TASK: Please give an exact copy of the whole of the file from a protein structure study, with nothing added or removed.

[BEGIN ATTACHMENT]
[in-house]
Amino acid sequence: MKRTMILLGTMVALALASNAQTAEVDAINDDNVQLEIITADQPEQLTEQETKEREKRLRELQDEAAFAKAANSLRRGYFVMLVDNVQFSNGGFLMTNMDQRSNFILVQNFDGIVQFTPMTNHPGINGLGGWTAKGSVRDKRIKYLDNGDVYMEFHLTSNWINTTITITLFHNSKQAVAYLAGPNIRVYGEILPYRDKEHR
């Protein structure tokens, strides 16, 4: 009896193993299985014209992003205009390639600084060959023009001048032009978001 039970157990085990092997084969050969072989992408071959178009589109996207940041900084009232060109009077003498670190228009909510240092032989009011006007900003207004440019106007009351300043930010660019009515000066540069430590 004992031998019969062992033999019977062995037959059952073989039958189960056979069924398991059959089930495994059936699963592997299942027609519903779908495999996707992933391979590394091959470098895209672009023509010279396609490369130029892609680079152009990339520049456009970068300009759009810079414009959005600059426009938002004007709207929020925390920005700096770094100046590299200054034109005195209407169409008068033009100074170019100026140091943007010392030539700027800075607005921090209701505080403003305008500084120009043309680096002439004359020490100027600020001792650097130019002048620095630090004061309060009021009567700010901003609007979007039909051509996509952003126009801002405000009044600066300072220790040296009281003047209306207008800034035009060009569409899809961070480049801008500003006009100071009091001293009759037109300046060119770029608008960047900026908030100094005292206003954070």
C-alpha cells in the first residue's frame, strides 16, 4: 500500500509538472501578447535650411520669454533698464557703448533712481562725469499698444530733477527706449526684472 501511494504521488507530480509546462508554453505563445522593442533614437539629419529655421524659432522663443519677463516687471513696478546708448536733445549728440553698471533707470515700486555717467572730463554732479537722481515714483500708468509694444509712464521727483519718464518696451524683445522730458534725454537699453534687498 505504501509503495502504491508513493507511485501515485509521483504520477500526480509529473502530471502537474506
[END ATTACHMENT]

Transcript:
[in-house]
Amino acid sequence: MKRTMILLGTMVALALASNAQTAEVDAINDDNVQLEIITADQPEQLTEQETKEREKRLRELQDEAAFAKAANSLRRGYFVMLVDNVQFSNGGFLMTNMDQRSNFILVQNFDGIVQFTPMTNHPGINGLGGWTAKGSVRDKRIKYLDNGDVYMEFHLTSNWINTTITITLFHNSKQAVAYLAGPNIRVYGEILPYRDKEHR
């Protein structure tokens, strides 16, 4: 009896193993299985014209992003205009390639600084060959023009001048032009978001 039970157990085990092997084969050969072989992408071959178009589109996207940041900084009232060109009077003498670190228009909510240092032989009011006007900003207004440019106007009351300043930010660019009515000066540069430590 004992031998019969062992033999019977062995037959059952073989039958189960056979069924398991059959089930495994059936699963592997299942027609519903779908495999996707992933391979590394091959470098895209672009023509010279396609490369130029892609680079152009990339520049456009970068300009759009810079414009959005600059426009938002004007709207929020925390920005700096770094100046590299200054034109005195209407169409008068033009100074170019100026140091943007010392030539700027800075607005921090209701505080403003305008500084120009043309680096002439004359020490100027600020001792650097130019002048620095630090004061309060009021009567700010901003609007979007039909051509996509952003126009801002405000009044600066300072220790040296009281003047209306207008800034035009060009569409899809961070480049801008500003006009100071009091001293009759037109300046060119770029608008960047900026908030100094005292206003954070």
C-alpha cells in the first residue's frame, strides 16, 4: 500500500509538472501578447535650411520669454533698464557703448533712481562725469499698444530733477527706449526684472 501511494504521488507530480509546462508554453505563445522593442533614437539629419529655421524659432522663443519677463516687471513696478546708448536733445549728440553698471533707470515700486555717467572730463554732479537722481515714483500708468509694444509712464521727483519718464518696451524683445522730458534725454537699453534687498 505504501509503495502504491508513493507511485501515485509521483504520477500526480509529473502530471502537474506